"We know these students [will miss] graduation so we want to support them," 91-year-old Neola Waller told "Good Morning America." "I think this is exciting. Our residents are a well-educated group, and I think our residents are excited about it too."
Waller and others who live at Westminster Canterbury on Chesapeake Bay Retirement Community have been connecting with students at Frank W. Cox High School in Virginia Beach, Virginia.
Senior Alexandria Pezzano was paired with Waller as her mentor after filling out a questionnaire which matched the two together.
"[Mrs. Waller] gave me really honest advice and didn't hold back," Pezzano, 18, told "GMA." "It helped not only with my social life but being driven in my career."
"She told me my smile will heal a lot of people which really touched me," she added.
Pezzano will attend Old Dominion University and plans to major in nursing and work in the neonatal intensive care unit (NICU) caring for babies.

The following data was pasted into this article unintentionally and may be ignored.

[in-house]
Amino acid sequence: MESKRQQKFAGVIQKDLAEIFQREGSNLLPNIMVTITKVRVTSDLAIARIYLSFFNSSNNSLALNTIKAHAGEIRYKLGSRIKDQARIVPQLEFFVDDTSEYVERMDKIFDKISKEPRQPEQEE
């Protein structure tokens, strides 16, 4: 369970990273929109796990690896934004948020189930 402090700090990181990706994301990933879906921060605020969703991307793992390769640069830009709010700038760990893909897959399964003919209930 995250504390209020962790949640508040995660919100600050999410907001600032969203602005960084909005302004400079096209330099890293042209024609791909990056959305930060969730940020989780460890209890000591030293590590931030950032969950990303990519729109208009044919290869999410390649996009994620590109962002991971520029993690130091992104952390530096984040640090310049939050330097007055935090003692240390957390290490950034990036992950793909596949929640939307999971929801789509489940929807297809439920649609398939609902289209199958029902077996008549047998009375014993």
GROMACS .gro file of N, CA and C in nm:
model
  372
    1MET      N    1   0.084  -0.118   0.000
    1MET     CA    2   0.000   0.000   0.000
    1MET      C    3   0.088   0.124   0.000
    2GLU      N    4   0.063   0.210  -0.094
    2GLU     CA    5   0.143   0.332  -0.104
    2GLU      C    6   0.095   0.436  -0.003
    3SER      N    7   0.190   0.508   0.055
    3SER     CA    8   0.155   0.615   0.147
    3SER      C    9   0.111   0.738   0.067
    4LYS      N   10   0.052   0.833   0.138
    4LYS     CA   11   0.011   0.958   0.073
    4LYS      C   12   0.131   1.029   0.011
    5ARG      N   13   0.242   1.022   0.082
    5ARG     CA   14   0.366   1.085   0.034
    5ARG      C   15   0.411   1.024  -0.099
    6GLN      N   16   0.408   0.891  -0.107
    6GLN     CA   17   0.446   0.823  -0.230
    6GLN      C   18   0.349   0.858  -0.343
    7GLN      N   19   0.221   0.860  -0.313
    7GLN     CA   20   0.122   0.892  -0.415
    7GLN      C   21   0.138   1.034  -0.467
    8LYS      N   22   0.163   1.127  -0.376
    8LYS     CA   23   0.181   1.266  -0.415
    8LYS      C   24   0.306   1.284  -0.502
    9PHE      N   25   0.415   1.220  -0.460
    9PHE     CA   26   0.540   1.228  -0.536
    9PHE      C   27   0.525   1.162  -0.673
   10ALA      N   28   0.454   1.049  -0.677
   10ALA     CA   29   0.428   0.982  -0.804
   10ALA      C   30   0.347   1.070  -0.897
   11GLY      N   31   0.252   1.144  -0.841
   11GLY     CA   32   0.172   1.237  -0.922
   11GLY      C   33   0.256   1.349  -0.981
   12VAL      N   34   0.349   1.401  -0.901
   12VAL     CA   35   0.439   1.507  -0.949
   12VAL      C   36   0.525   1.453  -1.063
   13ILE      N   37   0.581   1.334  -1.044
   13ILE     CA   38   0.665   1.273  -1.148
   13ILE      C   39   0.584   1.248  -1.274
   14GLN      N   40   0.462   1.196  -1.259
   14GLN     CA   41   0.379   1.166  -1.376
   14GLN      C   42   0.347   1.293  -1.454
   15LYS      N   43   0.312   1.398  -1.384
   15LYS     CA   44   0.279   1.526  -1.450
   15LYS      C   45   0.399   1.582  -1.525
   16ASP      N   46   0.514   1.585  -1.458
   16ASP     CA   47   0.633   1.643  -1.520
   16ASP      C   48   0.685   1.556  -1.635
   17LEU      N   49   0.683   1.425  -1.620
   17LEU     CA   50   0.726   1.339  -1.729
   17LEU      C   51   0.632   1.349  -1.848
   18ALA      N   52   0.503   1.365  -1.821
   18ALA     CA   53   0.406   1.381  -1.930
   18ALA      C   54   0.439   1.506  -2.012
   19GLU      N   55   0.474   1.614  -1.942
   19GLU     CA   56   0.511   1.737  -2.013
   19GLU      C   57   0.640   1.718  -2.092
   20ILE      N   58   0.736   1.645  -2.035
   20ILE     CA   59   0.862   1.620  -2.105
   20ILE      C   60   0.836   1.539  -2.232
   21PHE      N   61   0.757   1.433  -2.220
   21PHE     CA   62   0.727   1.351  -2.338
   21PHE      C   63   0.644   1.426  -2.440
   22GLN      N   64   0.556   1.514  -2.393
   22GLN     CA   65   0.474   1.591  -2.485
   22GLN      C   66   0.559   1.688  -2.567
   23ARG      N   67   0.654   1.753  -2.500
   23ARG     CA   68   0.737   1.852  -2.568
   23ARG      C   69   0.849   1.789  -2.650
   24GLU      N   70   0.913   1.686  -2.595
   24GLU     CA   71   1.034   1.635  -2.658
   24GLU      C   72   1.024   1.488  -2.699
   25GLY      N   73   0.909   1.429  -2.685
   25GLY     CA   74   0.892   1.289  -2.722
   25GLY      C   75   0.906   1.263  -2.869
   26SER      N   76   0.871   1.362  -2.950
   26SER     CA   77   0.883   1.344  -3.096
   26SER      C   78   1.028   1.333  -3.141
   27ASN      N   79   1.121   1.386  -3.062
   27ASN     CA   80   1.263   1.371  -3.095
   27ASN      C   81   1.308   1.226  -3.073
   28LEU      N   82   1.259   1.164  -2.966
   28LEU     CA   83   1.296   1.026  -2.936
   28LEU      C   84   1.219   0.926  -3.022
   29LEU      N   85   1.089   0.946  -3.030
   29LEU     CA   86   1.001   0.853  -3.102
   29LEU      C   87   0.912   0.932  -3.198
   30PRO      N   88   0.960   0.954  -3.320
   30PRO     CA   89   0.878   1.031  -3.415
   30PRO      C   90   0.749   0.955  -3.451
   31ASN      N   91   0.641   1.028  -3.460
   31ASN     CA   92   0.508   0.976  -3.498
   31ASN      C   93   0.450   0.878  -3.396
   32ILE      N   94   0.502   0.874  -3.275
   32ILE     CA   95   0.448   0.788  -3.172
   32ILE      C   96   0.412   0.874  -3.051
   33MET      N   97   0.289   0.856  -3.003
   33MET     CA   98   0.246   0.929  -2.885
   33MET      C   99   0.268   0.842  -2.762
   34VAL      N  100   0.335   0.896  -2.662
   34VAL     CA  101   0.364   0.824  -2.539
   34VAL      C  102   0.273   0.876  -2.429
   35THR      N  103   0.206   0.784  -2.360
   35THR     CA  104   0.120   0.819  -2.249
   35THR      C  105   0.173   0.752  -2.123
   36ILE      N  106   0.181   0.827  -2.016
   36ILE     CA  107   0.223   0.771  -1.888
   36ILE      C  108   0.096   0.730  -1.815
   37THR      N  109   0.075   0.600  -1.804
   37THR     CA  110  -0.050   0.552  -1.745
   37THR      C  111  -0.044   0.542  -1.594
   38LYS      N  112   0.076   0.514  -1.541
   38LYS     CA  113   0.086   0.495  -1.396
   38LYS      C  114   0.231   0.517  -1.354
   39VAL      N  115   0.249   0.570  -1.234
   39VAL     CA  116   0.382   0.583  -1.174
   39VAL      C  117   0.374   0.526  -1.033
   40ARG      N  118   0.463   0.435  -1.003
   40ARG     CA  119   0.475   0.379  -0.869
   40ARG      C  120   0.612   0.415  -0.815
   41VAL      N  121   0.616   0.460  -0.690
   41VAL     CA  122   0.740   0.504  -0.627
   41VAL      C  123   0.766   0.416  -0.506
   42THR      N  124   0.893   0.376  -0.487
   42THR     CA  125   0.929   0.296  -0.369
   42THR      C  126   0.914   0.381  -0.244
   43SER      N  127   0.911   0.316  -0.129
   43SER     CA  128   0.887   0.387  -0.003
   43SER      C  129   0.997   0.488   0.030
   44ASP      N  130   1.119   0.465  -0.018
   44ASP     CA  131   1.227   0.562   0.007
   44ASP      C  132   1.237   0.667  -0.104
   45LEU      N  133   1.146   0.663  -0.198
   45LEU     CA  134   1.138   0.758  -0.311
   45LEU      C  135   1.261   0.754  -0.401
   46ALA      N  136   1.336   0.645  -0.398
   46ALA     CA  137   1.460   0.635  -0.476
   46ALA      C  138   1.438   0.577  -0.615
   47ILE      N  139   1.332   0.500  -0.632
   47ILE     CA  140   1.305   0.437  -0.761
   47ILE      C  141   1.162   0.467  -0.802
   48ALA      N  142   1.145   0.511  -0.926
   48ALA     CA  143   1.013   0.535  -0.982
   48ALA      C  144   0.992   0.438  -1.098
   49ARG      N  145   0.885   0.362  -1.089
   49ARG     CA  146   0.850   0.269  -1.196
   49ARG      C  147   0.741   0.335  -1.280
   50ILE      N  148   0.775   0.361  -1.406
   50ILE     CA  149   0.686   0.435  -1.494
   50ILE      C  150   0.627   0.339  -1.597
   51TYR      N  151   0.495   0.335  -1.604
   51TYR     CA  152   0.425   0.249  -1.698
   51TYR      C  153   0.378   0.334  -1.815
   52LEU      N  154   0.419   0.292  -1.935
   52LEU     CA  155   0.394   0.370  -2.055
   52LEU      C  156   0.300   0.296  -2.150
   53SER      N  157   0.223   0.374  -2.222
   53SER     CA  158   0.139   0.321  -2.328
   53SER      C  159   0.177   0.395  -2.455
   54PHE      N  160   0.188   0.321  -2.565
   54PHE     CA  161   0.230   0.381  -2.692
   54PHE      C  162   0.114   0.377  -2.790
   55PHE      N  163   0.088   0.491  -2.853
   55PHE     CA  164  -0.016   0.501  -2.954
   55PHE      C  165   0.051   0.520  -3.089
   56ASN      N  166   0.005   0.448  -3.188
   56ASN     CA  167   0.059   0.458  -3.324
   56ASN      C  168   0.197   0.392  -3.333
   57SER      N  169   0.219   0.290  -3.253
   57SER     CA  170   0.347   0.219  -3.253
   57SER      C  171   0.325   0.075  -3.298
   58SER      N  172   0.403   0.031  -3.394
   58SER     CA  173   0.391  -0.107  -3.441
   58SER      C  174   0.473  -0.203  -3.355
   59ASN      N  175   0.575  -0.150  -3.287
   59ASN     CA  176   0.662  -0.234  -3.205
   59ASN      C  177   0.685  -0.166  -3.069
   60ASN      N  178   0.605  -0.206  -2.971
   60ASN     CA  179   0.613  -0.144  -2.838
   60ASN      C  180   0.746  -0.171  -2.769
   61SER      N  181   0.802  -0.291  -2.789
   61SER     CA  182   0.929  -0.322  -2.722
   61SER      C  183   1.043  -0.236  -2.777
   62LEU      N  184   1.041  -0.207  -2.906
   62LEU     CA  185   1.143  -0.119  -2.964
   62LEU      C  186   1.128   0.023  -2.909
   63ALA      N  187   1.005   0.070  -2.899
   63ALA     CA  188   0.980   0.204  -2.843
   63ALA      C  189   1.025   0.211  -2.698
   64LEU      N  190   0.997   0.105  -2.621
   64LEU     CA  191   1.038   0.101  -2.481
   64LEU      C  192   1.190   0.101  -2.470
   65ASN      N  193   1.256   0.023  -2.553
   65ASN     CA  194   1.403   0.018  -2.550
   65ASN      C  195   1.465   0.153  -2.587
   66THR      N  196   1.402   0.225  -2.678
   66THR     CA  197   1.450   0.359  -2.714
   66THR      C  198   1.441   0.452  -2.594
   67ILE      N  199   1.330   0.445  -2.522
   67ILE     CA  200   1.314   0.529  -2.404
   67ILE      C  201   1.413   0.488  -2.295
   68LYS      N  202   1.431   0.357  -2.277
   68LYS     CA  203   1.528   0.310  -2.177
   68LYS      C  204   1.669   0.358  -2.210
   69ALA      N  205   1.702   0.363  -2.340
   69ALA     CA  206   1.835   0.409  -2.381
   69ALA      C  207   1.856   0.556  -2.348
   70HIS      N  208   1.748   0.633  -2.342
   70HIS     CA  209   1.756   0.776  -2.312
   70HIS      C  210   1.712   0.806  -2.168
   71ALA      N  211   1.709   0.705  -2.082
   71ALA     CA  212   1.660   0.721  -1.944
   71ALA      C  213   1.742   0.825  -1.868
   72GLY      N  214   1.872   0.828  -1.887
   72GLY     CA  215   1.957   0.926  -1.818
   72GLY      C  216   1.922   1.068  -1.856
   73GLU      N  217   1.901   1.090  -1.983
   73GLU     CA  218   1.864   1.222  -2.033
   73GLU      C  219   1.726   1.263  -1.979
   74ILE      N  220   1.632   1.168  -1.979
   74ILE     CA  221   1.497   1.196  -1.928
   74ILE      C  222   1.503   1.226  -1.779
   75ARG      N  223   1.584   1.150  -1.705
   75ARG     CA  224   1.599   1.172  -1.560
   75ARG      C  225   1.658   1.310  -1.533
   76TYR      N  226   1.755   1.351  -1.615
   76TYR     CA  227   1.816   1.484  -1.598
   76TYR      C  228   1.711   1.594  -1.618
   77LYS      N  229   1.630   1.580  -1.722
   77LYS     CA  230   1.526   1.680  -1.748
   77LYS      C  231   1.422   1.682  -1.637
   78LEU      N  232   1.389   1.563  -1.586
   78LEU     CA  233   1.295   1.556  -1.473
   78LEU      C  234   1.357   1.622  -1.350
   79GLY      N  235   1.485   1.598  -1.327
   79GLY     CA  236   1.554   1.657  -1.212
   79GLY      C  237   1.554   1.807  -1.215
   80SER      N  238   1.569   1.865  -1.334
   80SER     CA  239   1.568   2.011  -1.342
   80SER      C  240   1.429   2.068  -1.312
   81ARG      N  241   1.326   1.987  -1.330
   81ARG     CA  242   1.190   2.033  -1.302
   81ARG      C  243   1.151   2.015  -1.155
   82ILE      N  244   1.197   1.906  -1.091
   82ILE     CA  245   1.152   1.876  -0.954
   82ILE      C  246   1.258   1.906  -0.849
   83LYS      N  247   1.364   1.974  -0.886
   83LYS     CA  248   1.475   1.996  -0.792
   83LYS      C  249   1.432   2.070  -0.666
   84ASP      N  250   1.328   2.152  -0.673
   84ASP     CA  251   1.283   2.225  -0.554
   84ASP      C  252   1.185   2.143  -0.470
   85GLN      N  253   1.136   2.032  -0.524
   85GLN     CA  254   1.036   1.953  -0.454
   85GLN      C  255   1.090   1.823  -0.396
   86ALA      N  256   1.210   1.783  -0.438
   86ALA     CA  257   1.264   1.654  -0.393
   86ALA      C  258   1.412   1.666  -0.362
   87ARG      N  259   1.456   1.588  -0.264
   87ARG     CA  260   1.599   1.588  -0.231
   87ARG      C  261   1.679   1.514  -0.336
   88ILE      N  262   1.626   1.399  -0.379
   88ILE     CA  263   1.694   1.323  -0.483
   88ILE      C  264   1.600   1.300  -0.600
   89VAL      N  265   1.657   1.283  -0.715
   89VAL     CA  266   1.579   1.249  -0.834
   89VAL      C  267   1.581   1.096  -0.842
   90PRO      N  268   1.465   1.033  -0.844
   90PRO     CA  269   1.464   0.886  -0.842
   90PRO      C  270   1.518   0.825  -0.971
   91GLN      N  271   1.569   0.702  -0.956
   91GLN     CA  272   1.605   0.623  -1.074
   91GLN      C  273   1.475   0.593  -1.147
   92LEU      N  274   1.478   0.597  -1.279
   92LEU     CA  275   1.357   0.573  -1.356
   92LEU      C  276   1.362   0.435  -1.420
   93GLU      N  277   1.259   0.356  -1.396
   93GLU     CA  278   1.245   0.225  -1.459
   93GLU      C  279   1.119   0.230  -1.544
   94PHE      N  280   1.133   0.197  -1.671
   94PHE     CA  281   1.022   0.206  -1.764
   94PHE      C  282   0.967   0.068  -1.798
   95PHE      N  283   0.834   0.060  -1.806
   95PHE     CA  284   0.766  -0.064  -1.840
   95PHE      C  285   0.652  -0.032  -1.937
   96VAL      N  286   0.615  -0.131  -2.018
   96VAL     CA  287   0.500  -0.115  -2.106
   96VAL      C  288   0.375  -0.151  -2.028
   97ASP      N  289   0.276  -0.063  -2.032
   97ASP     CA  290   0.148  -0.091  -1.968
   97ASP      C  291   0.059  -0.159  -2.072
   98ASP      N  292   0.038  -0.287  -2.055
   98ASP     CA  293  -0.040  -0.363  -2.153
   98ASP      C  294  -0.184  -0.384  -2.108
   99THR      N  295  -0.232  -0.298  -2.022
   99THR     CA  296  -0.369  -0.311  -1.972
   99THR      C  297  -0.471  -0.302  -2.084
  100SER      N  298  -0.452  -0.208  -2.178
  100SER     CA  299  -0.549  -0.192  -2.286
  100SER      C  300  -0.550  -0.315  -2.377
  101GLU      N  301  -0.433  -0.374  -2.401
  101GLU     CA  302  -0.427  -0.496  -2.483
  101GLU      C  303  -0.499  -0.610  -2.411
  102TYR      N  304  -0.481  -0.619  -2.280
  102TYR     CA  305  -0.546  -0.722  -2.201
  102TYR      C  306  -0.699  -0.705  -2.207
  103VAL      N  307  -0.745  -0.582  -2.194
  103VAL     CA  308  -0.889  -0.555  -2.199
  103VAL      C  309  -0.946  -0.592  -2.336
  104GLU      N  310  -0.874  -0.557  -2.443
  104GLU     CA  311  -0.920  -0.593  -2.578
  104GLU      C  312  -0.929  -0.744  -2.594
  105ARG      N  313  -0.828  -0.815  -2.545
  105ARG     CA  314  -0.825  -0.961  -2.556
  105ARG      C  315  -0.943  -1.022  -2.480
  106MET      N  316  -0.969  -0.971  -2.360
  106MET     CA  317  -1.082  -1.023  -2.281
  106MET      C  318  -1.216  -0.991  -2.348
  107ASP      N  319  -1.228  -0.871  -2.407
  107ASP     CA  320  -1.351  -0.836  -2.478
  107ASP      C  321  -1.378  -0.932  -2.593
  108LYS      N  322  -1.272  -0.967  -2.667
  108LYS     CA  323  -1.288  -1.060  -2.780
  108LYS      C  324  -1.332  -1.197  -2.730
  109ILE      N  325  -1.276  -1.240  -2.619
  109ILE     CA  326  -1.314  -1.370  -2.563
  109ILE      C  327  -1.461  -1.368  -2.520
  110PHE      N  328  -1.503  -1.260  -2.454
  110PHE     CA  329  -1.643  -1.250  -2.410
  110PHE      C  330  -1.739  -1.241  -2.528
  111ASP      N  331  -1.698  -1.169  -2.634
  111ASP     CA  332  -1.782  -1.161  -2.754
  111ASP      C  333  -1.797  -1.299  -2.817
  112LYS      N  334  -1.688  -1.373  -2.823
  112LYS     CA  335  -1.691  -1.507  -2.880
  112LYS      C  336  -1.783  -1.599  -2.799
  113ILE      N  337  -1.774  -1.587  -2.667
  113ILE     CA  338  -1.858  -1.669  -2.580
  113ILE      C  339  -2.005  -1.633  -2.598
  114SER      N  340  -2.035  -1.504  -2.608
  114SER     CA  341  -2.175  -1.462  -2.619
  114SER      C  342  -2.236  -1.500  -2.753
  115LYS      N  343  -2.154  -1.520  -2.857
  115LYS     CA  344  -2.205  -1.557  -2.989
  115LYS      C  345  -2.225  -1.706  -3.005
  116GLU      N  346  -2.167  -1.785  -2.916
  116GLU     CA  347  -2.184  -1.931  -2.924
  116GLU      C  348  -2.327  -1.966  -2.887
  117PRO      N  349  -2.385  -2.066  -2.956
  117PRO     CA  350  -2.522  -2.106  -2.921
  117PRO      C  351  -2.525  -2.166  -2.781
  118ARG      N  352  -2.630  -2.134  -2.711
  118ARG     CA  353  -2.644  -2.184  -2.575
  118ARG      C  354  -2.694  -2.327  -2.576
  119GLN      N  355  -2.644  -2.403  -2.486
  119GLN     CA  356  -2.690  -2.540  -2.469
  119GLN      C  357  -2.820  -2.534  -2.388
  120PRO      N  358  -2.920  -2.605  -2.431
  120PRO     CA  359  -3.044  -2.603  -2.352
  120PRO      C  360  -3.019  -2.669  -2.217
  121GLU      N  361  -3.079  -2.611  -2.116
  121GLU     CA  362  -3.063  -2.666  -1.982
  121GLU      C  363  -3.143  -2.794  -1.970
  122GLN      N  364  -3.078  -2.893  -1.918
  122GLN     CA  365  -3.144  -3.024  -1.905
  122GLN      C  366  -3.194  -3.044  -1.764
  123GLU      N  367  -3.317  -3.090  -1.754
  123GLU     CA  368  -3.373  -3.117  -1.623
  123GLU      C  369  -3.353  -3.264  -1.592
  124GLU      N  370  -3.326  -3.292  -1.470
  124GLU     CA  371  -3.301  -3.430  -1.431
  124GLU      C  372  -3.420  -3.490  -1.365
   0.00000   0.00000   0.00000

Due to social distancing, Waller speaks with Pezzano via video chat using a Birdsong tablet -- a device friendly for aging seniors.
Waller is mother to two children and four grandchildren. She taught mathematics for 30 years at Cox High School, where Pezzano attends.
As a former educator with life experience, Waller shared her tips for graduating seniors.
Keep your hobbies, but be sure to have a marketable skill.
"When you graduate, just remember you'll be working a long time," she said. "You should enjoy going work."
It's OK to return to college. It's OK switch careers.
"If you make a mistake, don't be afraid to make a change."
Learn first, socialize later and never cut class.
Especially if someone else is paying for your schooling, Waller said. "You can party some, just don't let parties be your big emphasis."
Choose your friends wisely.
"Get in with the good crowd who share the same values you have."
When it's safe to have visitors, Waller hopes to have a sit-down lunch with Pezzano, she said.